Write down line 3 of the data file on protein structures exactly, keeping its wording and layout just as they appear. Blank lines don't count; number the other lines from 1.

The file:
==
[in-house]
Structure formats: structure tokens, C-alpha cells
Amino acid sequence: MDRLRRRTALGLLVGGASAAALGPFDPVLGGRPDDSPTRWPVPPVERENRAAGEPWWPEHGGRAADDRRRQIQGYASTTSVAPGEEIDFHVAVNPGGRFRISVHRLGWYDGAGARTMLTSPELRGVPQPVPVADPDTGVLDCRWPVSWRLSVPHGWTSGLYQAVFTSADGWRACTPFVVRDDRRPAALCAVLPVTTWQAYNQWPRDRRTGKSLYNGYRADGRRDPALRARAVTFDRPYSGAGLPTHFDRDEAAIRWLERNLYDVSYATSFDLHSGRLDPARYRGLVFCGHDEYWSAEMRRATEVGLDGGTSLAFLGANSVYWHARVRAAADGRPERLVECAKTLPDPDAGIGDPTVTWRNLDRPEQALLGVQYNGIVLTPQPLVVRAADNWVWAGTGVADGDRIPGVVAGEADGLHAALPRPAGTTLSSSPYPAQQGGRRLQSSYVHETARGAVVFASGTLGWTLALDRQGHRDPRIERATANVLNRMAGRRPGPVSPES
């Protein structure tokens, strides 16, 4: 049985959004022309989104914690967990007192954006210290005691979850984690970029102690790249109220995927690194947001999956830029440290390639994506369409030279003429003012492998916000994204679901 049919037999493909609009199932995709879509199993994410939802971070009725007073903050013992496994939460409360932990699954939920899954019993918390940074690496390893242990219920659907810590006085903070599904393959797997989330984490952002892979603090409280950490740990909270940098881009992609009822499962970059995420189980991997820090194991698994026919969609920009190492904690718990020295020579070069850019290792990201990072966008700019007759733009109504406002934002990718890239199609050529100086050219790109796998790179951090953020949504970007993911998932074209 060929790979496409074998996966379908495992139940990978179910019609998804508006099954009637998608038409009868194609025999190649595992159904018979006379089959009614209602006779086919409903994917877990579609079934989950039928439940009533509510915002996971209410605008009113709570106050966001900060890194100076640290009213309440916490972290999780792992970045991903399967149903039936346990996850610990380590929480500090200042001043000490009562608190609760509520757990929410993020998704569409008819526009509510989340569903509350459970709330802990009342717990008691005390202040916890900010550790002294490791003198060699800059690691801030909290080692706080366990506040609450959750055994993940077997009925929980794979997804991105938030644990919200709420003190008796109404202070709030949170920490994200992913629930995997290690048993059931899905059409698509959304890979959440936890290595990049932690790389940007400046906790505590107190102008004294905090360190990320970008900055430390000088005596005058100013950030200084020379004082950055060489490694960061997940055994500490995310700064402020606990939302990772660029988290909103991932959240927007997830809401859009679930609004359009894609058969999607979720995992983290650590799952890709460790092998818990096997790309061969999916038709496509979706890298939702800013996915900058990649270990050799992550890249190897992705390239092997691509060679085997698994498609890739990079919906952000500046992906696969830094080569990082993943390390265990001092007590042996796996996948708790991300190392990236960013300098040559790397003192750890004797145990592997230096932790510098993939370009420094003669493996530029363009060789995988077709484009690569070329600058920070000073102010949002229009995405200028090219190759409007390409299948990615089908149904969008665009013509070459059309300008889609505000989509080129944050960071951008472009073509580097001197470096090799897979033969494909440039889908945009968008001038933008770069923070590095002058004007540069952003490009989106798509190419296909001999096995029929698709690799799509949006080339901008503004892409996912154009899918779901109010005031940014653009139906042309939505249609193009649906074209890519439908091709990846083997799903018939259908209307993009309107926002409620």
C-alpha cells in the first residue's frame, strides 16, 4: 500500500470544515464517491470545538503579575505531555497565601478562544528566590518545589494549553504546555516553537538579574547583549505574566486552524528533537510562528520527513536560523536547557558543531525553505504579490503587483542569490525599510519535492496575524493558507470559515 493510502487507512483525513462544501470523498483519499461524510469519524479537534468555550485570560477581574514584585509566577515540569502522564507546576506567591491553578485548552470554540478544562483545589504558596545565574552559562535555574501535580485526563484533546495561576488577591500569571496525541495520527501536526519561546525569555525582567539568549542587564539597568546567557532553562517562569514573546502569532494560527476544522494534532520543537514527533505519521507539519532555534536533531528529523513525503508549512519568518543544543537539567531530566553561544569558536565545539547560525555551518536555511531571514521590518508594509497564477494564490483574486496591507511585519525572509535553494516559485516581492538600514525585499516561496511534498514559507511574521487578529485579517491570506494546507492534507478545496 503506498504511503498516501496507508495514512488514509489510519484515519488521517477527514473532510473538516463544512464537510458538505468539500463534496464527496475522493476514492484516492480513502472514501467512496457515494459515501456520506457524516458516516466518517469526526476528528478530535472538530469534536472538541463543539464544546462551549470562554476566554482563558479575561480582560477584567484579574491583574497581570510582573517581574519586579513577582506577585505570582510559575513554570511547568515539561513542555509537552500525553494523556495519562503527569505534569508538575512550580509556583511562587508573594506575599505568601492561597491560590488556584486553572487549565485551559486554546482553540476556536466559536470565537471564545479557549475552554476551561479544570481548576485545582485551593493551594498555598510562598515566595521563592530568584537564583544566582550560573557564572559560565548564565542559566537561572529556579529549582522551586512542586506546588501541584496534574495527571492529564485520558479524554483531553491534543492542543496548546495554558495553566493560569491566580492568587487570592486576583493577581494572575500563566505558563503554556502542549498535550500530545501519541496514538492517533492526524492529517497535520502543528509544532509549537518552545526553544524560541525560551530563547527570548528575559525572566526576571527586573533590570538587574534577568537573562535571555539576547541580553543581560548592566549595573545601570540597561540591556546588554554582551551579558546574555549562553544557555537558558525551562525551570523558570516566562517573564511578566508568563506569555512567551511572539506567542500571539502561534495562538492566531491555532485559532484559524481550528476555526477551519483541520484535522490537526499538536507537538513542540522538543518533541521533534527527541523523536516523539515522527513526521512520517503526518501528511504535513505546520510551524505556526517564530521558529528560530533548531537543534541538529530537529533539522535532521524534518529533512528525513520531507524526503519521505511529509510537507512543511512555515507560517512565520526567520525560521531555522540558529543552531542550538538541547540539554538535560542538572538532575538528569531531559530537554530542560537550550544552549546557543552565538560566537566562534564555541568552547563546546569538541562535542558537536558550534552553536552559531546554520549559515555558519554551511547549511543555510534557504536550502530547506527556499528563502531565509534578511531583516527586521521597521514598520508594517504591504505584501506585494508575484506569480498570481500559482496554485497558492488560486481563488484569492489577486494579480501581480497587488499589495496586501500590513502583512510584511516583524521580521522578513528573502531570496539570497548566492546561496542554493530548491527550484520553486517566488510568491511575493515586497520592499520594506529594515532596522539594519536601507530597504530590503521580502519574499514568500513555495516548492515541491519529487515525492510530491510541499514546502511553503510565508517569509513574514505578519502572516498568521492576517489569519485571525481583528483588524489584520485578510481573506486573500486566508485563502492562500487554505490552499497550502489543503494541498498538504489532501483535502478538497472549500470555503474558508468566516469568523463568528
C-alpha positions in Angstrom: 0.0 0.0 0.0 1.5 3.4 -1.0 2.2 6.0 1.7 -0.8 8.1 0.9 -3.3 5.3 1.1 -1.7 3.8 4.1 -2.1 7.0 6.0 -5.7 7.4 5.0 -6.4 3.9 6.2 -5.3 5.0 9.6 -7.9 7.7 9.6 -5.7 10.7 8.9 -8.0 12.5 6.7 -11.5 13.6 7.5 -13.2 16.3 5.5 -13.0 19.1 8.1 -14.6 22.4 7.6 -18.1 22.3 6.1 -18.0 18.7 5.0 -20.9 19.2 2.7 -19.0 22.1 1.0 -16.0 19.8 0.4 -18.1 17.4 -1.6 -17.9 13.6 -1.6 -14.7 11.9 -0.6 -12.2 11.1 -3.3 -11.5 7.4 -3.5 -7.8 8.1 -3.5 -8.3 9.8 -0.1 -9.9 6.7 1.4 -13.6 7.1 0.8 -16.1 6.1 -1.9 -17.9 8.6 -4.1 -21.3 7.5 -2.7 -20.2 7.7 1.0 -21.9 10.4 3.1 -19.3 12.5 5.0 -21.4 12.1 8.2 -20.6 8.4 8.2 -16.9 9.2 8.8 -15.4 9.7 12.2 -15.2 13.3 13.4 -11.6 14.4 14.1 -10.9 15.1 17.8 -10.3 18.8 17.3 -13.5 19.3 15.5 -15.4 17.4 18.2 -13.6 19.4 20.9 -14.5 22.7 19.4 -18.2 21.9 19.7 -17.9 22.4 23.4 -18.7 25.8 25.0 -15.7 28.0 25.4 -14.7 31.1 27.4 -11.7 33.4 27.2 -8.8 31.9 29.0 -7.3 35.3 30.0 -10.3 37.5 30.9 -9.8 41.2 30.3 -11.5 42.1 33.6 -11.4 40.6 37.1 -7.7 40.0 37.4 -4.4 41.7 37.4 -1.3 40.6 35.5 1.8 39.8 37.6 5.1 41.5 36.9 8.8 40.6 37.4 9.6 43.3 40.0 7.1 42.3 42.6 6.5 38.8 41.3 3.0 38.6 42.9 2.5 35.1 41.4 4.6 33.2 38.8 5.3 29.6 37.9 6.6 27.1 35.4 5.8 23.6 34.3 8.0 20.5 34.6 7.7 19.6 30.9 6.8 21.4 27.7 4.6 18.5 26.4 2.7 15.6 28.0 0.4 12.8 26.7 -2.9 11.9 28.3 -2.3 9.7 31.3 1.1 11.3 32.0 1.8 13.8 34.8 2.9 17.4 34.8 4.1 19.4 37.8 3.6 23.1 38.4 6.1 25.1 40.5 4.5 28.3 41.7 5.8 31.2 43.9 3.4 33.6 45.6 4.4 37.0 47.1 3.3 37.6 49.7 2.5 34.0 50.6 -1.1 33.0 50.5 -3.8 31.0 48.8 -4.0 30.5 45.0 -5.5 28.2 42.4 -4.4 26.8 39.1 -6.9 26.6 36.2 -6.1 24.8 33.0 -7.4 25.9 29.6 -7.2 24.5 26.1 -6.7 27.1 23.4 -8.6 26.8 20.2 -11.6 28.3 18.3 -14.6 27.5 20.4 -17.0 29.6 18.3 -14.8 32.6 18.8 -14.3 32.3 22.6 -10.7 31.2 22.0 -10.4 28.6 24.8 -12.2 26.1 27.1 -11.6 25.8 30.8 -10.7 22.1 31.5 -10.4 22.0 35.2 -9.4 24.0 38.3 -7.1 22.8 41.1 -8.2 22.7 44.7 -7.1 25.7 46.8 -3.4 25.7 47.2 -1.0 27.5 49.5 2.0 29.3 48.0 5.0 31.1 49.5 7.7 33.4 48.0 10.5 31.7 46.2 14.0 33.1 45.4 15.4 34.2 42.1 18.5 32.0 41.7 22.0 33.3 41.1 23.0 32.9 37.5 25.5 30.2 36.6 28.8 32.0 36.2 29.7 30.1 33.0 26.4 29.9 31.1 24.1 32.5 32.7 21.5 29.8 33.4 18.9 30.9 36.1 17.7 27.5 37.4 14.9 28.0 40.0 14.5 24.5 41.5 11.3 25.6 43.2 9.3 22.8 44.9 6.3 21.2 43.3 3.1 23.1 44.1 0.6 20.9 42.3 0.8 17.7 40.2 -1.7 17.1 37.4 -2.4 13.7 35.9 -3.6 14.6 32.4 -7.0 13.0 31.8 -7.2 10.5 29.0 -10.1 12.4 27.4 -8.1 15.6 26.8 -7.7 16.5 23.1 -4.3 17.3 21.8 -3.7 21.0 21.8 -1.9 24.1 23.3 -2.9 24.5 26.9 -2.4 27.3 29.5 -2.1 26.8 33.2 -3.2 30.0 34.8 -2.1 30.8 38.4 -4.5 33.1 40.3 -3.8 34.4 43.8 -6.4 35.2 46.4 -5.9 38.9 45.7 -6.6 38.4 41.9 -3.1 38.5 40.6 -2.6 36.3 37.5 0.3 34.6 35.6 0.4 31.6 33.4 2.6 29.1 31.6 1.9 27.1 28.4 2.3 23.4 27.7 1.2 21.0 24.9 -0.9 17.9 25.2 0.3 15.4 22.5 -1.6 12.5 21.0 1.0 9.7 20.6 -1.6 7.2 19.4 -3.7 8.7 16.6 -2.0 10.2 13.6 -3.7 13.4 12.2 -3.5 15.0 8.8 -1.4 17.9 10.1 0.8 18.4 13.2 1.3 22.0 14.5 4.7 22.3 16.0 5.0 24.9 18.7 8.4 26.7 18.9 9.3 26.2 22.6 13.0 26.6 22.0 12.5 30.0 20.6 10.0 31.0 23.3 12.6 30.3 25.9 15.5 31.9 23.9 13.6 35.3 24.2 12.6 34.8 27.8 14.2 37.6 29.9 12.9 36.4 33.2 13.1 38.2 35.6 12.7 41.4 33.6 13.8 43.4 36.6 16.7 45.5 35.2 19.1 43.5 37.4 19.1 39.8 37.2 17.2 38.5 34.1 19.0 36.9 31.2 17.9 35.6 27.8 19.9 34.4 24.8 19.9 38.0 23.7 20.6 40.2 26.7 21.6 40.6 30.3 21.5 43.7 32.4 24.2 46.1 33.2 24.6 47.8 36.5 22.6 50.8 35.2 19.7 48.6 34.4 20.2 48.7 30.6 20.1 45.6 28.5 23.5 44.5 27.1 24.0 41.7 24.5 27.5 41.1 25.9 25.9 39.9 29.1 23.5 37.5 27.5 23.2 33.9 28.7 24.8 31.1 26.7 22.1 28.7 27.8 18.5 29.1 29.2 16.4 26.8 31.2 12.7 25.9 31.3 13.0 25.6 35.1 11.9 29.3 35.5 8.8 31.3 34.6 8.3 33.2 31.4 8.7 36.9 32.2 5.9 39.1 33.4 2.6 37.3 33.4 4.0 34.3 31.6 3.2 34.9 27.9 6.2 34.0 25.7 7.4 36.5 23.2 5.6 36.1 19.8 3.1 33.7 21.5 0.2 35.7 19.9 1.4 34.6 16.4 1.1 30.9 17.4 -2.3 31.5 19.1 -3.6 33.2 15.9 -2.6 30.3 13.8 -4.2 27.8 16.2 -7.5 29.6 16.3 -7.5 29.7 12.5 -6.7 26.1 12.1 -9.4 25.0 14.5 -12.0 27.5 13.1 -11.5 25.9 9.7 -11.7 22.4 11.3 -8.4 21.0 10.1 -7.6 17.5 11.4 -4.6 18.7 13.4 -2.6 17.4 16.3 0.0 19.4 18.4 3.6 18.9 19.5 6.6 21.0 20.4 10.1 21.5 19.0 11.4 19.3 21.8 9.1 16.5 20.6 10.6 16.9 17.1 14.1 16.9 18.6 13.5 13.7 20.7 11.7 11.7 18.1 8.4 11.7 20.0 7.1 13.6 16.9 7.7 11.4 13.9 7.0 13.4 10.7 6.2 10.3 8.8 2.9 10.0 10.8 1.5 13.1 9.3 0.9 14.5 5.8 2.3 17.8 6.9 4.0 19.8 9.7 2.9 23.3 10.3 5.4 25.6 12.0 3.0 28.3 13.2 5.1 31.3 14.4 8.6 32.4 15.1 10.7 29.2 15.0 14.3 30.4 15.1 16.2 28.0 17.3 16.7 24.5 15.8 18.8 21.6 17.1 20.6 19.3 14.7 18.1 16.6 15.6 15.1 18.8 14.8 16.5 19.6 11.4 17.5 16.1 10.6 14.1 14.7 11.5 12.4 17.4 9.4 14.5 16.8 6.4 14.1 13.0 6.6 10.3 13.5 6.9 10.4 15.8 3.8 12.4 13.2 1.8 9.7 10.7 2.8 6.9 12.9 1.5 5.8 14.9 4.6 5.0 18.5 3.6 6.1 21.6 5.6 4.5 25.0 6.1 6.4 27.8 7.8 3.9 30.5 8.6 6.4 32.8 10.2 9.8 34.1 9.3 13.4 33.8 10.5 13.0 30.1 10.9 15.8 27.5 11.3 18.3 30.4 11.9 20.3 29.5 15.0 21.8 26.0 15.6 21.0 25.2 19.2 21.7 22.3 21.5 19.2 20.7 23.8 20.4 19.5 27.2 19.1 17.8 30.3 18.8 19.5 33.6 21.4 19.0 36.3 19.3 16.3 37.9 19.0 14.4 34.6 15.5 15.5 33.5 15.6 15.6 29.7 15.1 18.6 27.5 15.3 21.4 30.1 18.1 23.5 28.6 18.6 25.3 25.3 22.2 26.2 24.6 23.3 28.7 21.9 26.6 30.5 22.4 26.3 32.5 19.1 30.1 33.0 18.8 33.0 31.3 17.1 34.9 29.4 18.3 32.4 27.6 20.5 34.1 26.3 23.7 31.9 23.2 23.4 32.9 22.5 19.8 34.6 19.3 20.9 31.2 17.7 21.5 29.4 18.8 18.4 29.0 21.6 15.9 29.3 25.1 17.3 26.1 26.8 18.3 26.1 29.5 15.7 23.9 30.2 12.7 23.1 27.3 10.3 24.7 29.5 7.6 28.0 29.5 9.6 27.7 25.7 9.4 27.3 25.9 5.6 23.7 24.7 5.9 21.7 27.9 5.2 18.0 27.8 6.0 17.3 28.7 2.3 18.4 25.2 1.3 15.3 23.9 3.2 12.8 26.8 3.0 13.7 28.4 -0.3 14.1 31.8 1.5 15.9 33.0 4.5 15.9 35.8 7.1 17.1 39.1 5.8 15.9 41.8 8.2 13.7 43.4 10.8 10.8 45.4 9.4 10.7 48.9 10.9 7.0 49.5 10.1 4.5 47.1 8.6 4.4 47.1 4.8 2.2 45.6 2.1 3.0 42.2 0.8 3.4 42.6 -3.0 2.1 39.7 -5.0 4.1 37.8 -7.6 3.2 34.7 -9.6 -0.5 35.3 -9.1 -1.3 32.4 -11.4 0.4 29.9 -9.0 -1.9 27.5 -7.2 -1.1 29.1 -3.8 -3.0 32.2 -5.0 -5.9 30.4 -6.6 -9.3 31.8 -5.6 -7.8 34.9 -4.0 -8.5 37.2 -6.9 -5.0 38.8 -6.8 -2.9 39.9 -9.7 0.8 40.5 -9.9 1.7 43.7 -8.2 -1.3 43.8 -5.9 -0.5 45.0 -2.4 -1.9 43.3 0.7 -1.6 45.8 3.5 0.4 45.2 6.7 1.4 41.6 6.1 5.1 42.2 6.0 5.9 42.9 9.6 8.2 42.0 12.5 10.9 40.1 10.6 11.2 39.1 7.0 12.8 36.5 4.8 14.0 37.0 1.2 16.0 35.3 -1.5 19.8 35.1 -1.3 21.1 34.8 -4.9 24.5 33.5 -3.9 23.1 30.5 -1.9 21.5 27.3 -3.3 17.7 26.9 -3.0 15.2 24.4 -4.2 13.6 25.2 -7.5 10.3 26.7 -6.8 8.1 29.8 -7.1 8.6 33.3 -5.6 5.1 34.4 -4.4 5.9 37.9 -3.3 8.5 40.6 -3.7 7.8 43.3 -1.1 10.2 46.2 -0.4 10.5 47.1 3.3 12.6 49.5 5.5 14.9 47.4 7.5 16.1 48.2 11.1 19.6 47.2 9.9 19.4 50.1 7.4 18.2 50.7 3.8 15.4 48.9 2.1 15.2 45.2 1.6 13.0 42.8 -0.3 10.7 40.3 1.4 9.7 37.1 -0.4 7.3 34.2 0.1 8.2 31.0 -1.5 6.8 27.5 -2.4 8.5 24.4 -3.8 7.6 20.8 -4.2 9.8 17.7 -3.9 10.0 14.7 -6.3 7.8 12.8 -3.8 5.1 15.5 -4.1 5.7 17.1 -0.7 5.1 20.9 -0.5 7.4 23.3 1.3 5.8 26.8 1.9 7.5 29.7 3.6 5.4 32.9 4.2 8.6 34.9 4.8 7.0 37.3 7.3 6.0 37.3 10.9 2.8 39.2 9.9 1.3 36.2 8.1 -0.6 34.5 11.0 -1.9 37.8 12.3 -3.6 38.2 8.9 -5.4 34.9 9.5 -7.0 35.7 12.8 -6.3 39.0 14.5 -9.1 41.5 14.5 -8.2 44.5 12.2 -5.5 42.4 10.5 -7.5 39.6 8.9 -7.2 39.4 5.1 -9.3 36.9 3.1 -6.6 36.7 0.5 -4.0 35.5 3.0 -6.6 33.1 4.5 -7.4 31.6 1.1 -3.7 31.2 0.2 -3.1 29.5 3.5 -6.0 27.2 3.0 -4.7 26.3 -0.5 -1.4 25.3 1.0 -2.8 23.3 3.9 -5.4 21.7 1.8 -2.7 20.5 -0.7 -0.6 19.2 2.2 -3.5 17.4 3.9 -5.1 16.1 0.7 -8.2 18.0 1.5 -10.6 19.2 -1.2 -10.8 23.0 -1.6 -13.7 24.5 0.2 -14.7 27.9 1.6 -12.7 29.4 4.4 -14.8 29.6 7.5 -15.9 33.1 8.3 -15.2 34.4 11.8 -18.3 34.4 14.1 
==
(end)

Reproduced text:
Amino acid sequence: MDRLRRRTALGLLVGGASAAALGPFDPVLGGRPDDSPTRWPVPPVERENRAAGEPWWPEHGGRAADDRRRQIQGYASTTSVAPGEEIDFHVAVNPGGRFRISVHRLGWYDGAGARTMLTSPELRGVPQPVPVADPDTGVLDCRWPVSWRLSVPHGWTSGLYQAVFTSADGWRACTPFVVRDDRRPAALCAVLPVTTWQAYNQWPRDRRTGKSLYNGYRADGRRDPALRARAVTFDRPYSGAGLPTHFDRDEAAIRWLERNLYDVSYATSFDLHSGRLDPARYRGLVFCGHDEYWSAEMRRATEVGLDGGTSLAFLGANSVYWHARVRAAADGRPERLVECAKTLPDPDAGIGDPTVTWRNLDRPEQALLGVQYNGIVLTPQPLVVRAADNWVWAGTGVADGDRIPGVVAGEADGLHAALPRPAGTTLSSSPYPAQQGGRRLQSSYVHETARGAVVFASGTLGWTLALDRQGHRDPRIERATANVLNRMAGRRPGPVSPES